The God who remembers

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People were shaking my hand after the worship service, like they usually do, “fellowshipping” with one another on their way out.
Then, one of my older friends asked me a question that caught me off guard.
“What is dementia?” she asked, innocently.
I filtered that question through her condition: it has been less than a year since she was diagnosed with dementia, something she wanted the church to know, so we could pray for her.
My heart ached for her as I looked into her vacant eyes.
And so, I gave her the best non-medical definition I knew to give in that moment: “It’s when people have trouble remembering…”
I had just preached a sermon on heaven, and I suspected the topic prompted her next question: “How much time do I have before heaven?”
None of us know that, do we? Illness on our part brings the question closer to home, but when we stop and think about it, we know God has promised none of us tomorrow, or even this afternoon, for that matter. We have ways of pushing the question back, sometimes with a joke.
Like the one about the Irish priest who walks into a pub and asks the first guy at the bar if he wants to go to heaven.
“Yes, of course,” the man says.
“Then line up over there, against the wall,” the priest tells him.
The man obeys, and the priest repeats the question to another and then another, all of whom want to go to heaven and all of whom dutifully line up against the wall.
Then, the priest asks a fourth man, who abruptly answers, “no.” This maverick apparently does not want to go to heaven and will not line up with the others against the wall.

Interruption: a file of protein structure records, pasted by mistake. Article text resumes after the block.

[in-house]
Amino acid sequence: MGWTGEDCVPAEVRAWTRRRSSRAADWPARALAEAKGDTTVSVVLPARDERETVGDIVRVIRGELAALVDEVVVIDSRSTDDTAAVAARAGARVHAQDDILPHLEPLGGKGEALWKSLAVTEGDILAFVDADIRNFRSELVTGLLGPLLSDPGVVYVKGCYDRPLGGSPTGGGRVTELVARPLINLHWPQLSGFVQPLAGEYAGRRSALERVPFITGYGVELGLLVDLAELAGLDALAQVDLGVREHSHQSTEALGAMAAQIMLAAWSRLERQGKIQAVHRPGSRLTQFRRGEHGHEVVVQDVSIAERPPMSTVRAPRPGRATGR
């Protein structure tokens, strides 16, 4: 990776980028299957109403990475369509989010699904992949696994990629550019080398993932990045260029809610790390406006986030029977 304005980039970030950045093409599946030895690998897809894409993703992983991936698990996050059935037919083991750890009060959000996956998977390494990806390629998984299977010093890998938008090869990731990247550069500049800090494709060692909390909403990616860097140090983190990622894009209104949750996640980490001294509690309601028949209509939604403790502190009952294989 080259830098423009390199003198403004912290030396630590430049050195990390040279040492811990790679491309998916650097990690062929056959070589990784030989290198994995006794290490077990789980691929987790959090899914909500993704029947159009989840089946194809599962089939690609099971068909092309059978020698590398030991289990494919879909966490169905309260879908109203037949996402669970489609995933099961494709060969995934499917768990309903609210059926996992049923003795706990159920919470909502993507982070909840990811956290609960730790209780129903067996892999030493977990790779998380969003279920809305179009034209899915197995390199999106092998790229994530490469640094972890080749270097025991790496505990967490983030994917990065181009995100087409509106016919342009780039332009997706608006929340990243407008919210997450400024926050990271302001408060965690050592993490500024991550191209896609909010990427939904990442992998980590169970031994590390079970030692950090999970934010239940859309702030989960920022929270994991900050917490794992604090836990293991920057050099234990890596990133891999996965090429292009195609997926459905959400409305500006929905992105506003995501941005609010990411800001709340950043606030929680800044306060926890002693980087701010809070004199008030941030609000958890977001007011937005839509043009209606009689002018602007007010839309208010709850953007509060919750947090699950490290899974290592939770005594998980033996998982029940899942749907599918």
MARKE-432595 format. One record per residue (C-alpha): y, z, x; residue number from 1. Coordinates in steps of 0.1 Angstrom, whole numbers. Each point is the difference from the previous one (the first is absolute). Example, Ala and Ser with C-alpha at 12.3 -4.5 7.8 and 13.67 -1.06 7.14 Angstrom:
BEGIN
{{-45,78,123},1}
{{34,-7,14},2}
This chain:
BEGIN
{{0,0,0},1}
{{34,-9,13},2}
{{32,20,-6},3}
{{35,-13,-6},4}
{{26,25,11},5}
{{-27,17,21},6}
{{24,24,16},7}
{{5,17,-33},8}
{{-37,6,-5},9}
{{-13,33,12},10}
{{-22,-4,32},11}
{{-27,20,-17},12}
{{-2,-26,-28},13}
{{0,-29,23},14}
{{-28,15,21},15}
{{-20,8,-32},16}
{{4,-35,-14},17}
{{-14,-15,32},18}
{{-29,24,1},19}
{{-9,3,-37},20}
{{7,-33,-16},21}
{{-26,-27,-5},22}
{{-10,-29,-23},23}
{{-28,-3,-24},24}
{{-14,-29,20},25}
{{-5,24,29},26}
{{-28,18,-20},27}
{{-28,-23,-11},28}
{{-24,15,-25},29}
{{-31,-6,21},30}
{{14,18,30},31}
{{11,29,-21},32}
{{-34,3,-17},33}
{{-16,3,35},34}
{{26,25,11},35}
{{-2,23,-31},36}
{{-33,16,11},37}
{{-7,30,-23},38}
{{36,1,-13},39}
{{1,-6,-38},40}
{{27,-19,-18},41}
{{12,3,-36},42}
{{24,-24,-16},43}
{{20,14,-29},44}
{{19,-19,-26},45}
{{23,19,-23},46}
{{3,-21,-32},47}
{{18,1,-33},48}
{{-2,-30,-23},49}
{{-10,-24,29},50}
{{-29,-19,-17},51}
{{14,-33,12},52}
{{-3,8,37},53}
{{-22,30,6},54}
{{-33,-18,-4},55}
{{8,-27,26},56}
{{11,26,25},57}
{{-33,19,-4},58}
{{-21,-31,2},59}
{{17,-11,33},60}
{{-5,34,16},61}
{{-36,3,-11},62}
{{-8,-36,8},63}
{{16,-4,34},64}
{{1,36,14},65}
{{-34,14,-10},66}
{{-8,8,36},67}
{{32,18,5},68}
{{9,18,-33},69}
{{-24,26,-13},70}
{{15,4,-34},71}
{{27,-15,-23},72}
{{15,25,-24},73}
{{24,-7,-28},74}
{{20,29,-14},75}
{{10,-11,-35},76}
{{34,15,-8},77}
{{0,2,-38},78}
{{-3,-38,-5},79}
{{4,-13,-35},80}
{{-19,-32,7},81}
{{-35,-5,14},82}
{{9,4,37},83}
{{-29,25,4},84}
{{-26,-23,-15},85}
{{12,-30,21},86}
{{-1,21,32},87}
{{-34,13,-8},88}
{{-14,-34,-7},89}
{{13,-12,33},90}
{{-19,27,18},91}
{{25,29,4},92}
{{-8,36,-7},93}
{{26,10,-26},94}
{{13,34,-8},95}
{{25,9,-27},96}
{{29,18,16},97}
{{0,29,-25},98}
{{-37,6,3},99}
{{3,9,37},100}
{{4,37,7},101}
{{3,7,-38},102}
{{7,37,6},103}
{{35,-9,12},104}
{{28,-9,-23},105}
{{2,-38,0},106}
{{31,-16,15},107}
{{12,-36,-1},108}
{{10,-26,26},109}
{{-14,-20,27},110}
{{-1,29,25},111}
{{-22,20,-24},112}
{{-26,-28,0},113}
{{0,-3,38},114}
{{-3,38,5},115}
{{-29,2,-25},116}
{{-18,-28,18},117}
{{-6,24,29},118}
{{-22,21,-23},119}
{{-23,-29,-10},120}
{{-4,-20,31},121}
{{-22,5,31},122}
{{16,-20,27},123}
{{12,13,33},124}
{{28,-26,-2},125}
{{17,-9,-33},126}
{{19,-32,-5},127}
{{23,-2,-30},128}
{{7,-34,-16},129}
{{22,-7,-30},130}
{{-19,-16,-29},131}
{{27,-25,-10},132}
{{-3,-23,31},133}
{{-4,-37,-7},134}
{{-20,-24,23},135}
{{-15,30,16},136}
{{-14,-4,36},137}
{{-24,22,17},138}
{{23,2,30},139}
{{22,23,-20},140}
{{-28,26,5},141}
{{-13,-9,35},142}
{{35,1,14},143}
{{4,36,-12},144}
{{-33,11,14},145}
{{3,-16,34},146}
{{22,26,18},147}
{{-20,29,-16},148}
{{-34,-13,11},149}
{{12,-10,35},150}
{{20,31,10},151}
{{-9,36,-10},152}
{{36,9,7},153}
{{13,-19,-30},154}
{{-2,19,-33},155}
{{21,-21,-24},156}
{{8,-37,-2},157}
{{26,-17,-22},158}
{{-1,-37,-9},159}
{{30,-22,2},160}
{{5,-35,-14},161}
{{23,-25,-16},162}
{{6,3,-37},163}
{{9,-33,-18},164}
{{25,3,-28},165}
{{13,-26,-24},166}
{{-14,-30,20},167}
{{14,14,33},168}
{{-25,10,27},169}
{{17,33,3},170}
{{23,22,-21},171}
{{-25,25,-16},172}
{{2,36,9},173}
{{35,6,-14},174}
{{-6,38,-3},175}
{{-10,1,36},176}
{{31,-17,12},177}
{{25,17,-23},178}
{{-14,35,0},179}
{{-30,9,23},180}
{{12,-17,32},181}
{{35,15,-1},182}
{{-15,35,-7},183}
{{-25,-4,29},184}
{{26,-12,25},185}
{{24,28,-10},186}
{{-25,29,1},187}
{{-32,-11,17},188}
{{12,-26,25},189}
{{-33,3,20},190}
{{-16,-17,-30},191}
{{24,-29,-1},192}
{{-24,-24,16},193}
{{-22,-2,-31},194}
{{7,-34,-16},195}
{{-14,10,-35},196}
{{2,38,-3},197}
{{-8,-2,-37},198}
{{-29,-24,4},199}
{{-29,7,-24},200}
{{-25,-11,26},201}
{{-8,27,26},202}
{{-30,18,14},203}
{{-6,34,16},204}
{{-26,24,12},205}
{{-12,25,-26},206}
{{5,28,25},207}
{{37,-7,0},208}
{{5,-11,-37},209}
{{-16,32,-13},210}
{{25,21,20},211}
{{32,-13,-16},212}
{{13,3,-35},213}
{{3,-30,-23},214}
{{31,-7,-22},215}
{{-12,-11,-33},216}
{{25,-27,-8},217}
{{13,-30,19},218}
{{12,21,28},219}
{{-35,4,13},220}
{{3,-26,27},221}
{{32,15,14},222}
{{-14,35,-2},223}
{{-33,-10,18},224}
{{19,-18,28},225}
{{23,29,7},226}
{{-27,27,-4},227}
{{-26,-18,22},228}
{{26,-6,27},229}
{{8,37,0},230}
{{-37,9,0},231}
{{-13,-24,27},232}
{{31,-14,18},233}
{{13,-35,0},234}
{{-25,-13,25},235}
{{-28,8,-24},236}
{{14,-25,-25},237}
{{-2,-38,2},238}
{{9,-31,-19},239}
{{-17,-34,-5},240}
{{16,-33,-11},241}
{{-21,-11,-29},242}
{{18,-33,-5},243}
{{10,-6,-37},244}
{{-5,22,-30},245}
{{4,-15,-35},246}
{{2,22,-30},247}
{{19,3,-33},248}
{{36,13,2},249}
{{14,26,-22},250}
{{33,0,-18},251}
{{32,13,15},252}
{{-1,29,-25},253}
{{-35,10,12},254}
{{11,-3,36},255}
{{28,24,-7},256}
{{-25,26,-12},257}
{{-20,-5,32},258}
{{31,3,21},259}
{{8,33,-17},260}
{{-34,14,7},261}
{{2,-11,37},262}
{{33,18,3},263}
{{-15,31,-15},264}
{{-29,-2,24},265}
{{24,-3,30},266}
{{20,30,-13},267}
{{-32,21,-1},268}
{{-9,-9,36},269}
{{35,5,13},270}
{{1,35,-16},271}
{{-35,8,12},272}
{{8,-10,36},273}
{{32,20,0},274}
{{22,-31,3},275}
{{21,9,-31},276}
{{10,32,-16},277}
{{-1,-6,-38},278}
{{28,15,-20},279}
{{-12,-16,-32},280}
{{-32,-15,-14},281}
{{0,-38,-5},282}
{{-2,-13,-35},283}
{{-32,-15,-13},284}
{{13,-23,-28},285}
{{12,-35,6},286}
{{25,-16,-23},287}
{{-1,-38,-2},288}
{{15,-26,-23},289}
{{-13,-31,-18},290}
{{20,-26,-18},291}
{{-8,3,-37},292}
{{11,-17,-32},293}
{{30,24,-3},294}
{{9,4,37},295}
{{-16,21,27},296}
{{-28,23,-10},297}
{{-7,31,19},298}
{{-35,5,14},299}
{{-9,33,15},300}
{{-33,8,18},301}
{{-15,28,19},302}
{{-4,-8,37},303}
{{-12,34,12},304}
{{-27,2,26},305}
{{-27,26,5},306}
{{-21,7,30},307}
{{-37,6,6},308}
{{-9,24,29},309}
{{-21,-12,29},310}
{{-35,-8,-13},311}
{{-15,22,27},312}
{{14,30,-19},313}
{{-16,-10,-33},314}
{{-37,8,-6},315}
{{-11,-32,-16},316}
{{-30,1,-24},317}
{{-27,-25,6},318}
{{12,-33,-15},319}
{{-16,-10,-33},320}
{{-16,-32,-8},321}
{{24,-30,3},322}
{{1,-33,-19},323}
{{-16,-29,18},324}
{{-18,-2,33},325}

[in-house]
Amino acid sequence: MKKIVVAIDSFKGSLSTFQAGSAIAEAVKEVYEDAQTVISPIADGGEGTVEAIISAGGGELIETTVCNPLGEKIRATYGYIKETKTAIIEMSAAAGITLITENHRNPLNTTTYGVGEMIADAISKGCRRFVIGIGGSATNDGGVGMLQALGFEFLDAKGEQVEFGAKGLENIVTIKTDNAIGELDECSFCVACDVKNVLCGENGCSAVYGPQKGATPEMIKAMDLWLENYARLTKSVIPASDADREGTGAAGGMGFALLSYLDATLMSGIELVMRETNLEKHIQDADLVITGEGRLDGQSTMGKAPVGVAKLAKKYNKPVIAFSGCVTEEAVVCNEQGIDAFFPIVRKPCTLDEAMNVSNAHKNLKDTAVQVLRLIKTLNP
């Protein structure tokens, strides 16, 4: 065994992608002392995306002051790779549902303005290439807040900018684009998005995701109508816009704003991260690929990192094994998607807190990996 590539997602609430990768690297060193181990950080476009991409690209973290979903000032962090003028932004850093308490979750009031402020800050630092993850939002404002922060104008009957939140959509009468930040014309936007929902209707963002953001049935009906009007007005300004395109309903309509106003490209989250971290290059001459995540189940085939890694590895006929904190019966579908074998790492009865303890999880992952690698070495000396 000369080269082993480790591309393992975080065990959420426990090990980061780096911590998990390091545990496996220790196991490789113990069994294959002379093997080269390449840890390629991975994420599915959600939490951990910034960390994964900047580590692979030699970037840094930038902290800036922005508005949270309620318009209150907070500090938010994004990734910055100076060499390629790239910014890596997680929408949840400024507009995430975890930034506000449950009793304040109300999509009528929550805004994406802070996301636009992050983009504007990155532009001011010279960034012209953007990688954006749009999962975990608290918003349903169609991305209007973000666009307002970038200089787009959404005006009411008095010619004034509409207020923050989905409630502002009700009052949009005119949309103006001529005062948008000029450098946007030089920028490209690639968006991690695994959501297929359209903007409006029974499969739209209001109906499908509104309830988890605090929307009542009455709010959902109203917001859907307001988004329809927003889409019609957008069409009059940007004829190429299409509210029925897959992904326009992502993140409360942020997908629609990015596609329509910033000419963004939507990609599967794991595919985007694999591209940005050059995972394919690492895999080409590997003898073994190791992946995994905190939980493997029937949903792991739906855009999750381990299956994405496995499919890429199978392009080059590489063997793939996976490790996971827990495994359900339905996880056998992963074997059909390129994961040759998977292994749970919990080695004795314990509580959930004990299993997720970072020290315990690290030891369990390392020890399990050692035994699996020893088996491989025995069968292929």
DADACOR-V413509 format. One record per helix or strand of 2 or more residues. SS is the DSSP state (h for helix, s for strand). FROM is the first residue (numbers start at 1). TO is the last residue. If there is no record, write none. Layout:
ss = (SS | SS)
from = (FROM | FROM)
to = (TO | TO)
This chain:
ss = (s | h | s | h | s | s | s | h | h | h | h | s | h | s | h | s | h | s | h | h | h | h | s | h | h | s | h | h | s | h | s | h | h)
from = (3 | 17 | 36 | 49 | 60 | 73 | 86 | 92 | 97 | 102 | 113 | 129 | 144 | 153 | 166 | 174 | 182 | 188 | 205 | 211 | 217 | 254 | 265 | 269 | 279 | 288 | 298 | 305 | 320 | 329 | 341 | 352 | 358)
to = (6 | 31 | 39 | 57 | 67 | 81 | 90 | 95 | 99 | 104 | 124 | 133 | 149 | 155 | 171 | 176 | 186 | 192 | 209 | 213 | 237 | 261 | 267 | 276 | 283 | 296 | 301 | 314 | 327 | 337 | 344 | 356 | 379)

The priest is flabbergasted. He cannot believe anyone would not want to go to heaven.
“Oh, but I do want to go to heaven,” the man explains to the shocked priest.
“But from the look of things,” the man continued, “you were getting ready to send up a group right now.”
If we are truthful, most of us would be in that guy’s category. We want to go to heaven but not now.
Paul, the Apostle, had different thoughts: “I’m torn between two desires,” he wrote the Christians in Philippi. “I long to go and be with Christ, which would be far better for me. But for your sakes, it is better that I continue to live” (Philippians 1:23-24).
Paul was ready to go on to heaven, which he said, was better for him. But he was content to stay on earth, for that would be better for those whom he served.
Now, my friend who is suffering from a dreaded disease, was concerned about her future, and her illness had confused her, and I hurt with her in that moment, which really is, whether we have dementia or not, THE MOMENT.
“Will God remember me with favor, when it comes to that time, that everlasting moment, when my life is in the balance, for eternity?”
This is the question, and it is an ultimate one, above all the other seemingly important questions, like, “Will I get tickets to the game? Will I pass the class? Will the kids be okay? Will I get the promotion? Will I have enough for retirement?”
The ultimate question, “Am I okay for my eternity?” overpowers all others in its significance.
I hugged my sweet friend: “God doesn’t suffer from dementia. And he remembers us, even when we can’t remember Him, or ourselves, or anyone else, and he will bring his children, whom he knows, home at the right time.”
I could see a blanket of peace cover her face as she thought of God always remembering his own, his children.
And as she walked away, in the arms of her dear husband, my heart felt strangely warmed, too, at that thought: our Father will never forget his own, and will come for them, when it’s time, His time, to draw them near, into his everlasting arms, forever.
Editor’s note: You can contact David Whitlock, Ph.D., at drdavid@davidwhitlock.org. His website is www.davidwhitlock.org.